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            Another place where Gravatar-like services help is in Email clients, where there is no real default to transfer an avatar, or at least non that is really being used.

            This is a pretty horrible use case. With Gravatar, an email client that does this is giving Gravatar a complete list of your contacts (at least, the ones with email accounts, though given it’s an unsalted hash it’s feasible for Gravatar to find a lot of the others if they care). Depending on the caching that your client does, it may even leak frequency of communication and a whole bunch of other metadata.

            This is much worse with libravatar than Gravatar. It makes it trivial for spammers to detect if you’ve actually received the email - just send you an email from some_fake_new_address@example.com and if their mail client tries to fetch the Libravatar-advertised file, you have a live address. For extra fun, always 404 so you can see how often they try to fetch it and get some idea of whether it’s getting past spam filters.

            From a usability perspective, this really only makes sense if you have <20 friends. That’s around the cross-over point where humans are faster going from word to identity than from small picture to identity.

            I’m not sure if I’m misunderstanding your line of attack, but since both Gravatar and Libravatar use a hash value (md5 or sha1) of the users email address, you don’t directly get access to their email. Sure, it’s not fool-proof, but it would make it harder than just to write a simple web scraper.

            It depends a bit on how long your email address us. Creating a complete rainbow table for up-to-8-character identifiers for MD5 or SHA1 takes a few hours on a vaguely modern GPU. Let’s say I want to find all of the users with example.com email addresses. If you are zge@example.com and I know that your avatar name has the MD5 hash 2a51fd8a8ea9d7f4bdeb3dd23f5a3d35, then I look you up in the rainbow table that cost me a few cents of electricity to compute and, sure enough, there is an entry, zge (implicitly @example.com) maps to 2a51fd8a8ea9d7f4bdeb3dd23f5a3d35. Now I know your email address. Systematically uncovering all users in a domain who have usernames <10 characters in their email address is computationally feasible for a bored individual with a vaguely recent computer.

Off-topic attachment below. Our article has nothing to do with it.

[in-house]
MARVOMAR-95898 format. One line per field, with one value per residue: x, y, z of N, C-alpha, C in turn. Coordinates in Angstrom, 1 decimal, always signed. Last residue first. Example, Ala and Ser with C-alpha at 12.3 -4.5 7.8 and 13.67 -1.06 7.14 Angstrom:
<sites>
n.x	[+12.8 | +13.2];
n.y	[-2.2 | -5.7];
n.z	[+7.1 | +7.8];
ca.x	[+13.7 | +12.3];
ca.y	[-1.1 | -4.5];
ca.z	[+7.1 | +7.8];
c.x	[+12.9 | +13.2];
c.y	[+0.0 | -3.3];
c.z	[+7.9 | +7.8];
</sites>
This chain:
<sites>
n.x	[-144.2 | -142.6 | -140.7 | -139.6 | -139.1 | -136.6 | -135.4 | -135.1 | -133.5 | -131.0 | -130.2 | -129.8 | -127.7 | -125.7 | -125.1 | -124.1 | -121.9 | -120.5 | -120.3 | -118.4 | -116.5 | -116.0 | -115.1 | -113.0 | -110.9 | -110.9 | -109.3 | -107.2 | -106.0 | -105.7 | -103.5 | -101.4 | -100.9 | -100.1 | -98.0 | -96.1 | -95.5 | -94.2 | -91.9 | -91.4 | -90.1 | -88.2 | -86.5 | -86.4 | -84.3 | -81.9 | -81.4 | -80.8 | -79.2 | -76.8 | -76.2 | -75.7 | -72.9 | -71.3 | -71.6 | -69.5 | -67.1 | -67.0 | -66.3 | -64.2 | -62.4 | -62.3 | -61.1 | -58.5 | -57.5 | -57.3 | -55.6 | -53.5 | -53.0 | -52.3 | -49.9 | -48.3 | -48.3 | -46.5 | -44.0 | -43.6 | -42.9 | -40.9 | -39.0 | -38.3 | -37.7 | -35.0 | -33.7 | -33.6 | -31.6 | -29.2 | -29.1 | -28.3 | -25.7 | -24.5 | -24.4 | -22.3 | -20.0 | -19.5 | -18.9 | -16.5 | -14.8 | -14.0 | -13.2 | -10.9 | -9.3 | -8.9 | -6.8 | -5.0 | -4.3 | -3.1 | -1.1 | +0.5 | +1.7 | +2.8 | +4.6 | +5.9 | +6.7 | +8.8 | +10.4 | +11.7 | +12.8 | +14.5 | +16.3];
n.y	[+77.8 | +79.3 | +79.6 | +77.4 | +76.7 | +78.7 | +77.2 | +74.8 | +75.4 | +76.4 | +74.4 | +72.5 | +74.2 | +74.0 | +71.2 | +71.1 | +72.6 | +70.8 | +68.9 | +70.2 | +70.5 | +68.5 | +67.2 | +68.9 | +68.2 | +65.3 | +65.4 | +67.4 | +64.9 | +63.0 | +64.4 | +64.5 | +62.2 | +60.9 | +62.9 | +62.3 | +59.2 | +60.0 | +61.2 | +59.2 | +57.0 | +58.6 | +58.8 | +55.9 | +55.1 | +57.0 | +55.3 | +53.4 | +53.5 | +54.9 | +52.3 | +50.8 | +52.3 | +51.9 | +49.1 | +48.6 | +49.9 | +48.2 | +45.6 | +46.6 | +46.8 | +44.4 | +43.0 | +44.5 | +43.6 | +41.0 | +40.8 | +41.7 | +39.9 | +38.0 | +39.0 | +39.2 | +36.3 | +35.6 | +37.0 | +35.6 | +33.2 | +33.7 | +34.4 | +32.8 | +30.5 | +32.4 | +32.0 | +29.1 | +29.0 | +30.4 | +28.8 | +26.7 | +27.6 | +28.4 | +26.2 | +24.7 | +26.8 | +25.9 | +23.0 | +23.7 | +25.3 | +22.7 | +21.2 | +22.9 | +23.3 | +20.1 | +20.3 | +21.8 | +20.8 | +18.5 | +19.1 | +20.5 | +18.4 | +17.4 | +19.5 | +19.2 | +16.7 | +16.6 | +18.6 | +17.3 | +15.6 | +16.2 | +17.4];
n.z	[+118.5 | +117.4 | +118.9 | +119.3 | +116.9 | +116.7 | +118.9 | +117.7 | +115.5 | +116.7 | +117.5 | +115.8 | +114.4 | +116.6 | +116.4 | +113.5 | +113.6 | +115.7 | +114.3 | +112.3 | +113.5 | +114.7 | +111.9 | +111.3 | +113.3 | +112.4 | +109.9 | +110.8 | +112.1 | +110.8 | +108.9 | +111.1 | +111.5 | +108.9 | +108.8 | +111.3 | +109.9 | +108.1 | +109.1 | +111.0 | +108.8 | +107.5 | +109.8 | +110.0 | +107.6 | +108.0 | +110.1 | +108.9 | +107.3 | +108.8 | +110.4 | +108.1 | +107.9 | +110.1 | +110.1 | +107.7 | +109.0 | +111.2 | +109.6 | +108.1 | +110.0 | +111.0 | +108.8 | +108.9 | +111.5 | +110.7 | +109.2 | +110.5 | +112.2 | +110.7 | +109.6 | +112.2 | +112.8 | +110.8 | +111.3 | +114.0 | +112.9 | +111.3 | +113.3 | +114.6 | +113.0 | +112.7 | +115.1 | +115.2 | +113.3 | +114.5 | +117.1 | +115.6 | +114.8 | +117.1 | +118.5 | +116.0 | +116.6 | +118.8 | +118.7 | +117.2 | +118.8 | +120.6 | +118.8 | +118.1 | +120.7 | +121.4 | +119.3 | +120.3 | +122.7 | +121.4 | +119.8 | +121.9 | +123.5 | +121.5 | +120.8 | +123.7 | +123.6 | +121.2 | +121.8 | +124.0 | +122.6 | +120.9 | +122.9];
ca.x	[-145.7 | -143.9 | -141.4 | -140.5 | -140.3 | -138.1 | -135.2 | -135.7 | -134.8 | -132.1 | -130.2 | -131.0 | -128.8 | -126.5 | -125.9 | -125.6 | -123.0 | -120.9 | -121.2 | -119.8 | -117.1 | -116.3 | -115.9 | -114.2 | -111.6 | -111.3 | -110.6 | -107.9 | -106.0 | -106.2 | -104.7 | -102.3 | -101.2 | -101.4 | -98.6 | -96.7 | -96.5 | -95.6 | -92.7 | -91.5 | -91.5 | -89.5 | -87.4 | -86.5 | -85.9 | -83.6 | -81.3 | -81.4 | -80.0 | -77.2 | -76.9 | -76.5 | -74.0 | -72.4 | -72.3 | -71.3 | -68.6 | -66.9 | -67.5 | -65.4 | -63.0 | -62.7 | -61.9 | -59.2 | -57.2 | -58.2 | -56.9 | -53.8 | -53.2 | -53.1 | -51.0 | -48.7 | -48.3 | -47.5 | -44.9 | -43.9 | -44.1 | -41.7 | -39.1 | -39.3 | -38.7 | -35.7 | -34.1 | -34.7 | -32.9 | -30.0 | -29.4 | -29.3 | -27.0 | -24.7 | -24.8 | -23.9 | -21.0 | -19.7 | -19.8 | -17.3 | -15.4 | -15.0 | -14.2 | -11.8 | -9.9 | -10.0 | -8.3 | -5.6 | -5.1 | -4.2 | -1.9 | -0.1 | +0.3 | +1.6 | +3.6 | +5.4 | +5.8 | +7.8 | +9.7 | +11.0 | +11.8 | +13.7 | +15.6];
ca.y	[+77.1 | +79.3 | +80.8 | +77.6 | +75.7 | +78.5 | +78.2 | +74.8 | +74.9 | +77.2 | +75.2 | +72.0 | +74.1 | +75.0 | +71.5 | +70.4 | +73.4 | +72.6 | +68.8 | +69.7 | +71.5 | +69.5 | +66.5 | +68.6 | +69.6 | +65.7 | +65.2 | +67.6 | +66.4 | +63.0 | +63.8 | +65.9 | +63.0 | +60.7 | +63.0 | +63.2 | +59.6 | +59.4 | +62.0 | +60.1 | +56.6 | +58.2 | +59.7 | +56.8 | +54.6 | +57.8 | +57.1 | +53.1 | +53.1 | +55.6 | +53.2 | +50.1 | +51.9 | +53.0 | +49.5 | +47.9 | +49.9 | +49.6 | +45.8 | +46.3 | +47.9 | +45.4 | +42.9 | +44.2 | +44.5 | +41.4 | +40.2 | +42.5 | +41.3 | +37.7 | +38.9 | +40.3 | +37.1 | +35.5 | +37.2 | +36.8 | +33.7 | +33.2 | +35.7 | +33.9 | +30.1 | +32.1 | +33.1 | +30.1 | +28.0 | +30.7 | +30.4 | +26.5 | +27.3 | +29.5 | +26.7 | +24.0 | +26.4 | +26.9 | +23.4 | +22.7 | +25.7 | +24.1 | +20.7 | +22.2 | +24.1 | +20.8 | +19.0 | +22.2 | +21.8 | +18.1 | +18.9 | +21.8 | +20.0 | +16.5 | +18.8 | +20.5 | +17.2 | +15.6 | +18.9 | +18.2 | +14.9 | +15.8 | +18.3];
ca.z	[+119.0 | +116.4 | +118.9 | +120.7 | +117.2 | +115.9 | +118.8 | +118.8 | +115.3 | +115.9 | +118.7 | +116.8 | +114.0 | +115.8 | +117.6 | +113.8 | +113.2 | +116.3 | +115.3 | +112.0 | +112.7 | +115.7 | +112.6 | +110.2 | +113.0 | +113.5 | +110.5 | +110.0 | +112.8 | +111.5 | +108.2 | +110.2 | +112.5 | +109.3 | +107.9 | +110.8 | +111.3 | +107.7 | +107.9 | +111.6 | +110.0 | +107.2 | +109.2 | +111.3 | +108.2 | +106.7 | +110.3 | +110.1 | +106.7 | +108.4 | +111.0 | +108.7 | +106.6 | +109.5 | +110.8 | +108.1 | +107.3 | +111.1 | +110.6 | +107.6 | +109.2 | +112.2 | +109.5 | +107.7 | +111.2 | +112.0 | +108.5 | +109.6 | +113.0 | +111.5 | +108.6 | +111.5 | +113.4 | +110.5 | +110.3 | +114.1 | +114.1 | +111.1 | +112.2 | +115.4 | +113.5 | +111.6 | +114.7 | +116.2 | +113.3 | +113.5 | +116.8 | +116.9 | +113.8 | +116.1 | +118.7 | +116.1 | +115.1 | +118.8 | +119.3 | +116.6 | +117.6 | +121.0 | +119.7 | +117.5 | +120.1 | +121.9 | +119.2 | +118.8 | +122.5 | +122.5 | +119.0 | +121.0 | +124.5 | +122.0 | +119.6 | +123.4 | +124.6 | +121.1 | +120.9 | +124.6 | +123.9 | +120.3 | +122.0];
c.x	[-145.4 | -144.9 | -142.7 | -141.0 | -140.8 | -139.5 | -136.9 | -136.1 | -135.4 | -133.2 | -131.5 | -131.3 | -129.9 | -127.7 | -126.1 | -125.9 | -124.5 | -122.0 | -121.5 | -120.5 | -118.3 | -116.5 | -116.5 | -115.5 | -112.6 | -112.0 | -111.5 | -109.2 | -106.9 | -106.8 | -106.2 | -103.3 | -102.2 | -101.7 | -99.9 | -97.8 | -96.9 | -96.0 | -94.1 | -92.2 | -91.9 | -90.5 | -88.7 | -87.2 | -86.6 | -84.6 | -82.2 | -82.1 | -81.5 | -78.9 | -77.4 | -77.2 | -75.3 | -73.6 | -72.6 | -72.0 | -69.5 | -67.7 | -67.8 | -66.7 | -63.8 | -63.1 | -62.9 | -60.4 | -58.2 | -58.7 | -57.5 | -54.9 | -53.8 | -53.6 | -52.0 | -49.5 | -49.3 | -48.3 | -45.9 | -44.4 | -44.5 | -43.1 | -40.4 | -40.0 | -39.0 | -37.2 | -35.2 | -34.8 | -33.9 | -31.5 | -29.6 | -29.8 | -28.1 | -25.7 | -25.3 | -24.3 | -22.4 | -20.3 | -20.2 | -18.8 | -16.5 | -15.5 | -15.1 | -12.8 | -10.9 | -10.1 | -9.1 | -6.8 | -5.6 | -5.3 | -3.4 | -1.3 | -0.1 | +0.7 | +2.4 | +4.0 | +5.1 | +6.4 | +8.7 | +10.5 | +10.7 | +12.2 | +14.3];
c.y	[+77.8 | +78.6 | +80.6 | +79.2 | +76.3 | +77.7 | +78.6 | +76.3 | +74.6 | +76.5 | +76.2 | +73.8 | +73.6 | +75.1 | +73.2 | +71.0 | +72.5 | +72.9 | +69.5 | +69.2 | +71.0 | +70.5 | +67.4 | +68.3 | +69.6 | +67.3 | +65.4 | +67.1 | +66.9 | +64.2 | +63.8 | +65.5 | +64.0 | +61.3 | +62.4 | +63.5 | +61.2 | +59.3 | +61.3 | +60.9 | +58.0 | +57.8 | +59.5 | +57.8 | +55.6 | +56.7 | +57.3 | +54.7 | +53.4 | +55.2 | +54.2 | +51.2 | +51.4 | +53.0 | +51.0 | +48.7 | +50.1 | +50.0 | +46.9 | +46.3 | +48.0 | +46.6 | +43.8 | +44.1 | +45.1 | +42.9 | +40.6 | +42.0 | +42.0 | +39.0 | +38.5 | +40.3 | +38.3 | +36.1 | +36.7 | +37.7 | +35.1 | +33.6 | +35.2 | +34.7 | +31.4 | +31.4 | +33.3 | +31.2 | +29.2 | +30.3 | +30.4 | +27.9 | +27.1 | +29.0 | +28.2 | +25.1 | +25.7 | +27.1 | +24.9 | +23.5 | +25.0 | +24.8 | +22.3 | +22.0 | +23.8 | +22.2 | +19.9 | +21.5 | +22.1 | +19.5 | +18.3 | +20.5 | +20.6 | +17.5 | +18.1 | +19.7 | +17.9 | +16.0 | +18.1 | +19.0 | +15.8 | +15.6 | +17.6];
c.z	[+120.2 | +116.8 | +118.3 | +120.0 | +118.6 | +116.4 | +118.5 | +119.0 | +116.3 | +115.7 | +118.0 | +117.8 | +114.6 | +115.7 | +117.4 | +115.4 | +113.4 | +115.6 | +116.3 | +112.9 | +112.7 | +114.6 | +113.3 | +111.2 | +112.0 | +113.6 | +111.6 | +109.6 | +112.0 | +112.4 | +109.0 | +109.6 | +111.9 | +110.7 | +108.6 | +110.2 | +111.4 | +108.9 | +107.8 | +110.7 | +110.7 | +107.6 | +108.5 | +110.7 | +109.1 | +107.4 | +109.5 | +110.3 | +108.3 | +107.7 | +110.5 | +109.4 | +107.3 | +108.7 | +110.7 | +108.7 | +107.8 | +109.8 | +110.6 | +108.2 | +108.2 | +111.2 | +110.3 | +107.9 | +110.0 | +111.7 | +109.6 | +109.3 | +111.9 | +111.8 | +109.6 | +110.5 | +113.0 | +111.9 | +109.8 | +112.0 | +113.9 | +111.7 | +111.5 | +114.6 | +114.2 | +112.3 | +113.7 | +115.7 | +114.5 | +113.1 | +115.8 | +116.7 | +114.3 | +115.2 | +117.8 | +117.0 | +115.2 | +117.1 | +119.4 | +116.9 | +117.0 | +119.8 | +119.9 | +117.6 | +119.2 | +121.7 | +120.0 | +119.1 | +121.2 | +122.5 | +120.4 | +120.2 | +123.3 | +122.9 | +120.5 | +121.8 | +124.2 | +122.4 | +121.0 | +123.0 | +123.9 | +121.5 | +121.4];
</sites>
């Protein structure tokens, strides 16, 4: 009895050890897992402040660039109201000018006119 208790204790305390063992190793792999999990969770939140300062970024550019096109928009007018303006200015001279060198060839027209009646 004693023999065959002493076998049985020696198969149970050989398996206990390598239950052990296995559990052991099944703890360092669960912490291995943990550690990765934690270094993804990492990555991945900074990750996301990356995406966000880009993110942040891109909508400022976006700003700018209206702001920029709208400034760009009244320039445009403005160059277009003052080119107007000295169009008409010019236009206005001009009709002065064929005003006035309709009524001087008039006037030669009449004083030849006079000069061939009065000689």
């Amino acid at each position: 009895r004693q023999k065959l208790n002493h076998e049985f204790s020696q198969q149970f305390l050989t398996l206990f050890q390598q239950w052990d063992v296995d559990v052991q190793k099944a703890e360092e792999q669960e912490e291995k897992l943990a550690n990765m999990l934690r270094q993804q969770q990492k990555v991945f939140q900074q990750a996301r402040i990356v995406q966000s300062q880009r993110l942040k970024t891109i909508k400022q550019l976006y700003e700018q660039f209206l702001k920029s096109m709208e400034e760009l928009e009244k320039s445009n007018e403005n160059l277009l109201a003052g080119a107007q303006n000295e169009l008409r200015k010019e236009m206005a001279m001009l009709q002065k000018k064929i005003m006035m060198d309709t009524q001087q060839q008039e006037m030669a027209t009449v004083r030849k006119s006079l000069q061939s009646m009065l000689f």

The service itself acts as an oracle. I can query example.com to find your Libravatar service and then if I get a file when I request 2a51fd8a8ea9d7f4bdeb3dd23f5a3d35.png, then I know that the avatar I found is the avatar of zge@example.com (though I don’t know if someone has copied your avatar). If I assume that you are zge@{something}, then I can very cheaply calculate zge@{every domain known to host an email server}, query each one, and see if they reply with your avatar. I’m only doing a handful of queries for each server, so I’m unlikely to even hit rate limiting, especially if I do it from a botnet.

            The stated aims of Libravatar don’t include any claims about privacy and they only talk about security in the context of their code. It’s a shame that a new service like this was created without thinking about privacy at all.

            If you only want this to work with sites that you’ve signed up to, it would be fairly easy to add a per-site nonce, so instead of asking for md5(zge@example.com).png, the site would ask for md5(lobste.rs + {one-off random identifier} + zge@example.com).png. That would make it harder for a third party to use the service as an oracle. Or, ideally, use a hash that isn’t designed to be fast to compute.

            I haven’t spent very long thinking about this, but it sounds as if there are a lot of potential information leaks.

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          I was going to suggest it to Lobste.rs but I thought they obviously know about this and now I see this here. Petition to make Lobste.rs use Libravatar instead Gravatar.

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            Well there is the pull request I mentioned above.

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            I signed up for Gravatar years ago and do update my avatar every once in a blue moon. It can be a little unnerving seeing really old stuff online with new avatars. I wish you could globally set a new avatar, but only for anything posted after the new avatar was set.

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              Really really cool 👍